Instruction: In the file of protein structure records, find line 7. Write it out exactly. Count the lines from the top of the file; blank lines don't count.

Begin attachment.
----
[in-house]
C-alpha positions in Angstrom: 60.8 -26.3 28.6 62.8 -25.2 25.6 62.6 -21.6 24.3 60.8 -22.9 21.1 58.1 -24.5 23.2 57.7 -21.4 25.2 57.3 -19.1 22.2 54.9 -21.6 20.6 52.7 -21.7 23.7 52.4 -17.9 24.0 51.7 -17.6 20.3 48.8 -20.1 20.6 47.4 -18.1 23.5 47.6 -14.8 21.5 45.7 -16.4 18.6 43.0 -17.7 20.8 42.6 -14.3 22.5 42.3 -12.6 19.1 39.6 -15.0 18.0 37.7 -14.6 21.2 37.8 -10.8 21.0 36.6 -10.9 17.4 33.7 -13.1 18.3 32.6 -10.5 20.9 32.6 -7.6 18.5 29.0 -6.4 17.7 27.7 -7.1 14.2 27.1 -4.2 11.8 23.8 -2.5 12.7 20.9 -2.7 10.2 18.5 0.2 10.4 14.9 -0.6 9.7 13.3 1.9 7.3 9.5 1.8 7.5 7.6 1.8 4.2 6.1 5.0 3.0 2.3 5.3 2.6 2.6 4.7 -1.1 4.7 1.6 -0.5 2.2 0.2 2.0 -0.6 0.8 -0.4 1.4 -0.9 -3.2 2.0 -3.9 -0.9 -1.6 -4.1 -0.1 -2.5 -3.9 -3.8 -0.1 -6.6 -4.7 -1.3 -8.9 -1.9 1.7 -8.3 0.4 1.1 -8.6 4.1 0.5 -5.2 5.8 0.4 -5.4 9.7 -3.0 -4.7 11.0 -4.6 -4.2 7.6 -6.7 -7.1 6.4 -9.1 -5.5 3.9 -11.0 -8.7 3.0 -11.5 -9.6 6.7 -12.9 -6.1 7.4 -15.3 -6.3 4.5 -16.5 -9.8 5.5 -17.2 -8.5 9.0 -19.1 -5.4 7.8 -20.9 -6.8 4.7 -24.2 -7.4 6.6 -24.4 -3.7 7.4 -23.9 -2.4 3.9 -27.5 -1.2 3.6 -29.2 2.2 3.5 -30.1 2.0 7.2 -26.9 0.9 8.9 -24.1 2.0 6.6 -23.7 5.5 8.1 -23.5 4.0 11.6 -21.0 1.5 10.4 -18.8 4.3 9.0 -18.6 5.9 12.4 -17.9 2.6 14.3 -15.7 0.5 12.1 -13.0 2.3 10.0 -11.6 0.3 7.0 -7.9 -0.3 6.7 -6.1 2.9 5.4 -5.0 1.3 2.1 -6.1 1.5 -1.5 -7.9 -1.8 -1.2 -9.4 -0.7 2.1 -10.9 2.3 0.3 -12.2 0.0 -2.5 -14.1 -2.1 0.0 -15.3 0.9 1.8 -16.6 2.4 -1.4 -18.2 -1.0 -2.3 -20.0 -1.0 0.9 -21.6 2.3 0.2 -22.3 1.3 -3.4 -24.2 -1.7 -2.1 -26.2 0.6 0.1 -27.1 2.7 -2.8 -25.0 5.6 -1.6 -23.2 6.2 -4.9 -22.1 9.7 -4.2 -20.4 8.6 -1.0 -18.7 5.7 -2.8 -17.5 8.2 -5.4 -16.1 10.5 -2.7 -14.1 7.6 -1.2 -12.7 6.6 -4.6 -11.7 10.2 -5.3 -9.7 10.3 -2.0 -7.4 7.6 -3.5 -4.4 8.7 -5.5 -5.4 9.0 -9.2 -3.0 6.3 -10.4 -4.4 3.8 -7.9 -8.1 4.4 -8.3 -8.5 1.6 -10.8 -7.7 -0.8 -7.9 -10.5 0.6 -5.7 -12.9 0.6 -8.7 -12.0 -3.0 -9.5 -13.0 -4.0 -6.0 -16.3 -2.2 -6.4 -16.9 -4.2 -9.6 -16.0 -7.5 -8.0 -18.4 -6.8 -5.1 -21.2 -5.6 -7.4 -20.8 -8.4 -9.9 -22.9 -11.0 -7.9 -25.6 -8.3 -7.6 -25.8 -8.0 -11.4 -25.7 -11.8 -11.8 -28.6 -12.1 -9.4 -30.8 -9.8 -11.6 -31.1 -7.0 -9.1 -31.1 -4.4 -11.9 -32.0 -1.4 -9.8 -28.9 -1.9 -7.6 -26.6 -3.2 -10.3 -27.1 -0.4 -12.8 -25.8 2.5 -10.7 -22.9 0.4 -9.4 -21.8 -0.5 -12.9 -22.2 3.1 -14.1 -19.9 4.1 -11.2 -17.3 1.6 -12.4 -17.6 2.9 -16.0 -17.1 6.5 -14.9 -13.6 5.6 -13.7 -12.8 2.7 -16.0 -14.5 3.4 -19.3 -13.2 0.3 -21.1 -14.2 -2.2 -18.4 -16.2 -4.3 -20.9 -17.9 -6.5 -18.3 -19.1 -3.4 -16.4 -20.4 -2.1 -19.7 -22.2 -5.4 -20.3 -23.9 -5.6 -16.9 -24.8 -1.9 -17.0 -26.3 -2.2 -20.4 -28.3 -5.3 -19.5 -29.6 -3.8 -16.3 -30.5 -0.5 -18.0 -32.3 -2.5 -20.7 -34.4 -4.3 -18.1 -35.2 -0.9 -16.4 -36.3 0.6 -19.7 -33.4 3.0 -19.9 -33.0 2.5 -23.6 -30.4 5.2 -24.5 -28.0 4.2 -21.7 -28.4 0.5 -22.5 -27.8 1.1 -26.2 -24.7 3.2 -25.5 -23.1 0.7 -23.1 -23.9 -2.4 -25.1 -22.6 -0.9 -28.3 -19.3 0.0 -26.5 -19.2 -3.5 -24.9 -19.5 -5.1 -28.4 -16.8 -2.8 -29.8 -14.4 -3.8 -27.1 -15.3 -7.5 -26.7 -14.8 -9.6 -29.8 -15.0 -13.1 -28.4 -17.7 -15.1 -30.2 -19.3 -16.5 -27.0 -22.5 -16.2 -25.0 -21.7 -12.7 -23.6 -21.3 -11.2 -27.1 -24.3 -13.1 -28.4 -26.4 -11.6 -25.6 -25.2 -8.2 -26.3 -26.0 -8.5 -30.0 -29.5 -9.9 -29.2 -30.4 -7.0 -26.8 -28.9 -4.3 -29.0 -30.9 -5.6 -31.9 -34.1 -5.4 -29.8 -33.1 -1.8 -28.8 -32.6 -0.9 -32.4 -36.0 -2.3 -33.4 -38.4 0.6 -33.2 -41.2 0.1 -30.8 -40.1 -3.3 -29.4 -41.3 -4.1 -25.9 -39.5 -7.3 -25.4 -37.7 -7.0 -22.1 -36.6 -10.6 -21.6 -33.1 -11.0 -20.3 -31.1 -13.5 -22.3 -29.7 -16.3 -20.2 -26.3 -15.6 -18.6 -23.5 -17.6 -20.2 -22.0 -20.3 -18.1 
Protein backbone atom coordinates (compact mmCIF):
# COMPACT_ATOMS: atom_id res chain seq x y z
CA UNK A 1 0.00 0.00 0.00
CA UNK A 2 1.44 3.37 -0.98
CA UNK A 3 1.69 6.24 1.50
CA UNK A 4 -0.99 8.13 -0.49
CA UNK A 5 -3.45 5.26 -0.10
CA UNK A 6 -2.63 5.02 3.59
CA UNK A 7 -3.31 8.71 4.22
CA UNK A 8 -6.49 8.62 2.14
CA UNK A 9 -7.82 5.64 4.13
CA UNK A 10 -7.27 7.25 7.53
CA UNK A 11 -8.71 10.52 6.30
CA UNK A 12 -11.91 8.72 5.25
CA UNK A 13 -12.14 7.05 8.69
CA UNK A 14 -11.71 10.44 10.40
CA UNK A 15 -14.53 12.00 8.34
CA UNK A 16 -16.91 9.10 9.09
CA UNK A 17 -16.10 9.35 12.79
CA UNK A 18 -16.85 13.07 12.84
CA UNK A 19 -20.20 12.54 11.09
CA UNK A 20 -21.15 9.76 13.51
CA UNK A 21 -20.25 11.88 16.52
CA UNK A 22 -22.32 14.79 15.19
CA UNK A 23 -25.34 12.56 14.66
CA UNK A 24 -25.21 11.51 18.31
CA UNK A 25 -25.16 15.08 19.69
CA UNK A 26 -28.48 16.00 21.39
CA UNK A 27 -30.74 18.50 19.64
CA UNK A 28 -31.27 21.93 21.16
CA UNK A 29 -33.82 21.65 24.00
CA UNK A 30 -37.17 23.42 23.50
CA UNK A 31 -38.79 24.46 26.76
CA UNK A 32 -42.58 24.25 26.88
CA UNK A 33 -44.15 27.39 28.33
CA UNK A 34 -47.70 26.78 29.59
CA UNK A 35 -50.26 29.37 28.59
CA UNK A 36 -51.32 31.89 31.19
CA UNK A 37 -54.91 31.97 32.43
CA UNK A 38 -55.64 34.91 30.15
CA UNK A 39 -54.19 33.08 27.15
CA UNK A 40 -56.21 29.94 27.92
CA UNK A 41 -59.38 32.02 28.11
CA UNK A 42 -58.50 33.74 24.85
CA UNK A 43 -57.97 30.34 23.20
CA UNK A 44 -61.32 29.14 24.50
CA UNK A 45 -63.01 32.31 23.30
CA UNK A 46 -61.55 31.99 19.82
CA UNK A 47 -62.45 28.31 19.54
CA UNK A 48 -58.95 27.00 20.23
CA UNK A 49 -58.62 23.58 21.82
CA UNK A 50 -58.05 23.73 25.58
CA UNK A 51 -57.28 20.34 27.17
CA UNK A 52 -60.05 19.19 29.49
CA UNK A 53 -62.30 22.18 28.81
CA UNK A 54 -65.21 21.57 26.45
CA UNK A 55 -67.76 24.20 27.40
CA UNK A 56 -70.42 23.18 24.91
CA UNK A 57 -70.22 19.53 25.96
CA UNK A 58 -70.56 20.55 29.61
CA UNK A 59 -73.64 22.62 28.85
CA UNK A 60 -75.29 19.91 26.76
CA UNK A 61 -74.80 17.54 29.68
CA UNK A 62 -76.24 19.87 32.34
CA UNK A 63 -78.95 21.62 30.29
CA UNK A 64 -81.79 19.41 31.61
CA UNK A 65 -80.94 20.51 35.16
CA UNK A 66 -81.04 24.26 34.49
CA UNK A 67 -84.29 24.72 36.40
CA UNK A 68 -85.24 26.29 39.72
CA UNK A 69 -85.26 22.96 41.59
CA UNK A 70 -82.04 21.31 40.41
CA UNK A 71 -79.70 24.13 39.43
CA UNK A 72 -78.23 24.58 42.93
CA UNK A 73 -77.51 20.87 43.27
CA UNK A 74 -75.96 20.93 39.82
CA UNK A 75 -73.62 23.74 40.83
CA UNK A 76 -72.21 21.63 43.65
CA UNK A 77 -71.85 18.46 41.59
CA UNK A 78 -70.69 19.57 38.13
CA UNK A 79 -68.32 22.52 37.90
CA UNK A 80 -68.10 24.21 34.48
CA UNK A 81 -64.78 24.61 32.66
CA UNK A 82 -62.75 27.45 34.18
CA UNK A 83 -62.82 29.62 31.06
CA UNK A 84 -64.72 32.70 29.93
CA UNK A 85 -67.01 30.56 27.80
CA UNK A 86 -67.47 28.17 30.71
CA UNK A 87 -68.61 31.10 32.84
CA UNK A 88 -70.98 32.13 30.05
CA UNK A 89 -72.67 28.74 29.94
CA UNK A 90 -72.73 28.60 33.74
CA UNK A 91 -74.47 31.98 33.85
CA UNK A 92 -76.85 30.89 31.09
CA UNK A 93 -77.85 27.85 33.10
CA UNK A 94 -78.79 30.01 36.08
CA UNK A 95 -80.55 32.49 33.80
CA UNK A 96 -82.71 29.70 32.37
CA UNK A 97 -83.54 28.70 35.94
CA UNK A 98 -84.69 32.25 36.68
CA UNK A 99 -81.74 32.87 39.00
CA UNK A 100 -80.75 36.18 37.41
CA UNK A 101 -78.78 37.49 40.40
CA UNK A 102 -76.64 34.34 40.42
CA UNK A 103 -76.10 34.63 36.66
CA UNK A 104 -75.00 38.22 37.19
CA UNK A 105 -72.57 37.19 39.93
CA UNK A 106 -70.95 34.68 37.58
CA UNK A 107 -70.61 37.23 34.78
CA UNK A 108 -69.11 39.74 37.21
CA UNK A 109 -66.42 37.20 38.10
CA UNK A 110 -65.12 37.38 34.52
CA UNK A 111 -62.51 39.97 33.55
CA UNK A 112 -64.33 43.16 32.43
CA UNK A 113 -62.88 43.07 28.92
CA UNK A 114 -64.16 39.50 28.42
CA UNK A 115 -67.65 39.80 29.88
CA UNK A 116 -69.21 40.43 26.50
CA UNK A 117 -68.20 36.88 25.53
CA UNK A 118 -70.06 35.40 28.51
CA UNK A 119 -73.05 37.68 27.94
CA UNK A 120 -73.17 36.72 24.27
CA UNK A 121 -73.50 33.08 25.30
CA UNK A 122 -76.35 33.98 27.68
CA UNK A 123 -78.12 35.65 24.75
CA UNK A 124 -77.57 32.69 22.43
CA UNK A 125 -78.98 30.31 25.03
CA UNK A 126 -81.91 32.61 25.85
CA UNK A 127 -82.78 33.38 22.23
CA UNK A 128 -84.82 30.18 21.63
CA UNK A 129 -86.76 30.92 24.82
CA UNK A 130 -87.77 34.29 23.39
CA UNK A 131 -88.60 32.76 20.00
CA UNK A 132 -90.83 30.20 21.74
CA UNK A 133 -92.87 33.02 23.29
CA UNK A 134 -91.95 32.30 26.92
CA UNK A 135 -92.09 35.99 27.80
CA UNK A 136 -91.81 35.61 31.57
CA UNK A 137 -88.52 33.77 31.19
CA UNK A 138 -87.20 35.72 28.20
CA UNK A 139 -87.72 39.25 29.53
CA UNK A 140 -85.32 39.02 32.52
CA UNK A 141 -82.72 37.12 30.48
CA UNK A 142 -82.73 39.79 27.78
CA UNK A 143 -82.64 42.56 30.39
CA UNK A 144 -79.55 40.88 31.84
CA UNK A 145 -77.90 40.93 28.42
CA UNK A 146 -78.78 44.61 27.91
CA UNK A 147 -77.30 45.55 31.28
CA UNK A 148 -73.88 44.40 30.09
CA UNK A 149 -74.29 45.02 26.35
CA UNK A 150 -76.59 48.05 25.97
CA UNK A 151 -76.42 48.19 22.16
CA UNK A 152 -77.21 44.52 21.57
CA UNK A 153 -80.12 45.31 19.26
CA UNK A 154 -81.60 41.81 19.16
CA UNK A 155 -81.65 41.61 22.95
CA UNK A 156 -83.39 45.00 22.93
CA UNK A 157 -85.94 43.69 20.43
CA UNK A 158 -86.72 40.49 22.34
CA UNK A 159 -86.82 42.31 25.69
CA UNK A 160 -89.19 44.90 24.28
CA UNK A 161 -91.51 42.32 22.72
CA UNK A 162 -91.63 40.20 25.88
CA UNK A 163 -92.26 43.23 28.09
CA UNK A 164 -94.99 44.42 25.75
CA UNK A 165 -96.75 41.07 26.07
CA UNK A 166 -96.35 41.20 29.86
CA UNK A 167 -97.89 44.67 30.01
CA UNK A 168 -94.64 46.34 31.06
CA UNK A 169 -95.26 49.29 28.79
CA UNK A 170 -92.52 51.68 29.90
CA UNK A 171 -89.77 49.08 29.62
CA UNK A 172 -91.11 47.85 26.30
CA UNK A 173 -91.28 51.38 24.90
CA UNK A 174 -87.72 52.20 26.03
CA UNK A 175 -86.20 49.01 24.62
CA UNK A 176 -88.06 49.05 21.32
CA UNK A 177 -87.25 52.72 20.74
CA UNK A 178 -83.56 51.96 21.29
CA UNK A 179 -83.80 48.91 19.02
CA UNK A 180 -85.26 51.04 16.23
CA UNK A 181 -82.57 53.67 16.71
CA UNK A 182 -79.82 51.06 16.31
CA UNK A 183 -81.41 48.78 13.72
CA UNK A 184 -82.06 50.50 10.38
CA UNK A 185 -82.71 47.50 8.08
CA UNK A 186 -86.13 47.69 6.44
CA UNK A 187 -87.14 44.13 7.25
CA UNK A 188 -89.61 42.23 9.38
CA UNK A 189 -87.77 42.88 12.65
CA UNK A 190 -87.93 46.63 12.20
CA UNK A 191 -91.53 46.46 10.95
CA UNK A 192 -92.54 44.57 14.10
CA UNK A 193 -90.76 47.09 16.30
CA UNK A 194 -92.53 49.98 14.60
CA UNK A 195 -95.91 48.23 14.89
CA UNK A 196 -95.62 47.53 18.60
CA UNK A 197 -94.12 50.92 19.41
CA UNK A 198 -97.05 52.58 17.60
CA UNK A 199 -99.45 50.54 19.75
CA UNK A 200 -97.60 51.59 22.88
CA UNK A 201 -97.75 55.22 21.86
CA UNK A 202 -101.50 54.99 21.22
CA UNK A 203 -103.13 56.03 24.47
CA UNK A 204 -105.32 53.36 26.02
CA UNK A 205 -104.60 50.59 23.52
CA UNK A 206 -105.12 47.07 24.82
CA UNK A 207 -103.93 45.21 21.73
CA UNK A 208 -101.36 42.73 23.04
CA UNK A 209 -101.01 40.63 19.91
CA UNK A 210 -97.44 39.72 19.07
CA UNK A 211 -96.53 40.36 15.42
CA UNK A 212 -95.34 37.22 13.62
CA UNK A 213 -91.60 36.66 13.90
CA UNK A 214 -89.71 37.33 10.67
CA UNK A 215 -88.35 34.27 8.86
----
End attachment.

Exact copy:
CA UNK A 3 1.69 6.24 1.50